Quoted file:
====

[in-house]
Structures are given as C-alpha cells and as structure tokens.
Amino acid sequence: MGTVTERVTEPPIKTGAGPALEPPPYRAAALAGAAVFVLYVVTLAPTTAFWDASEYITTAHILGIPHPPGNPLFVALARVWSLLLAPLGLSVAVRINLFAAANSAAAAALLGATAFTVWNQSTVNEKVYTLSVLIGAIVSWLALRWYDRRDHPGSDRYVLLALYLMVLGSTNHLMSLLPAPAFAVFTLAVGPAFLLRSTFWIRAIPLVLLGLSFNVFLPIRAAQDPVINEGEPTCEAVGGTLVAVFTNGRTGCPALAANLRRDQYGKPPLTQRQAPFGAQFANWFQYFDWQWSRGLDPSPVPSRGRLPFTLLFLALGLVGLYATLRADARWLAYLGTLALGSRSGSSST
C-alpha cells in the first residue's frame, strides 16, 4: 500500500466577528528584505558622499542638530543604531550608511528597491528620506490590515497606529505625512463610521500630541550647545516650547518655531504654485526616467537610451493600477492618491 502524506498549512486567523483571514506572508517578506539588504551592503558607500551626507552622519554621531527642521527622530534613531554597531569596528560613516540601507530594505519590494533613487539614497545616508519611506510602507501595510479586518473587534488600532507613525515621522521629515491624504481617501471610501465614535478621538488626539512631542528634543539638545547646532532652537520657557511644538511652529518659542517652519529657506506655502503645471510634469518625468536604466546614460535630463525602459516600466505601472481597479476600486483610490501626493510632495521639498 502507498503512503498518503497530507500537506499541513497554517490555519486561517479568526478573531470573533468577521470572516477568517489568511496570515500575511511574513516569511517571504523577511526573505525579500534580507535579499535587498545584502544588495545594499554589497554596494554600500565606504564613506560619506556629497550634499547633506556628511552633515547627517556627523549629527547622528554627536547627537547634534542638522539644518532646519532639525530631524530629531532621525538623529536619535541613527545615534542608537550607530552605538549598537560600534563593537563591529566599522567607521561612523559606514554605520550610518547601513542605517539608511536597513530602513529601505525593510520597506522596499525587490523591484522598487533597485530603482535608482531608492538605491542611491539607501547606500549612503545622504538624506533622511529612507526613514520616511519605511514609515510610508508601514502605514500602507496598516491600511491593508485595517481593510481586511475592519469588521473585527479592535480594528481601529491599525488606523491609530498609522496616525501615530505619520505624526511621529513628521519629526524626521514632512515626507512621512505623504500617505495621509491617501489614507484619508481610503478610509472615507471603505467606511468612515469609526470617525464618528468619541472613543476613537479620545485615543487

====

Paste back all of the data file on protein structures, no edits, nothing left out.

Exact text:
[in-house]
Structures are given as C-alpha cells and as structure tokens.
Amino acid sequence: MGTVTERVTEPPIKTGAGPALEPPPYRAAALAGAAVFVLYVVTLAPTTAFWDASEYITTAHILGIPHPPGNPLFVALARVWSLLLAPLGLSVAVRINLFAAANSAAAAALLGATAFTVWNQSTVNEKVYTLSVLIGAIVSWLALRWYDRRDHPGSDRYVLLALYLMVLGSTNHLMSLLPAPAFAVFTLAVGPAFLLRSTFWIRAIPLVLLGLSFNVFLPIRAAQDPVINEGEPTCEAVGGTLVAVFTNGRTGCPALAANLRRDQYGKPPLTQRQAPFGAQFANWFQYFDWQWSRGLDPSPVPSRGRLPFTLLFLALGLVGLYATLRADARWLAYLGTLALGSRSGSSST
C-alpha cells in the first residue's frame, strides 16, 4: 500500500466577528528584505558622499542638530543604531550608511528597491528620506490590515497606529505625512463610521500630541550647545516650547518655531504654485526616467537610451493600477492618491 502524506498549512486567523483571514506572508517578506539588504551592503558607500551626507552622519554621531527642521527622530534613531554597531569596528560613516540601507530594505519590494533613487539614497545616508519611506510602507501595510479586518473587534488600532507613525515621522521629515491624504481617501471610501465614535478621538488626539512631542528634543539638545547646532532652537520657557511644538511652529518659542517652519529657506506655502503645471510634469518625468536604466546614460535630463525602459516600466505601472481597479476600486483610490501626493510632495521639498 502507498503512503498518503497530507500537506499541513497554517490555519486561517479568526478573531470573533468577521470572516477568517489568511496570515500575511511574513516569511517571504523577511526573505525579500534580507535579499535587498545584502544588495545594499554589497554596494554600500565606504564613506560619506556629497550634499547633506556628511552633515547627517556627523549629527547622528554627536547627537547634534542638522539644518532646519532639525530631524530629531532621525538623529536619535541613527545615534542608537550607530552605538549598537560600534563593537563591529566599522567607521561612523559606514554605520550610518547601513542605517539608511536597513530602513529601505525593510520597506522596499525587490523591484522598487533597485530603482535608482531608492538605491542611491539607501547606500549612503545622504538624506533622511529612507526613514520616511519605511514609515510610508508601514502605514500602507496598516491600511491593508485595517481593510481586511475592519469588521473585527479592535480594528481601529491599525488606523491609530498609522496616525501615530505619520505624526511621529513628521519629526524626521514632512515626507512621512505623504500617505495621509491617501489614507484619508481610503478610509472615507471603505467606511468612515469609526470617525464618528468619541472613543476613537479620545485615543487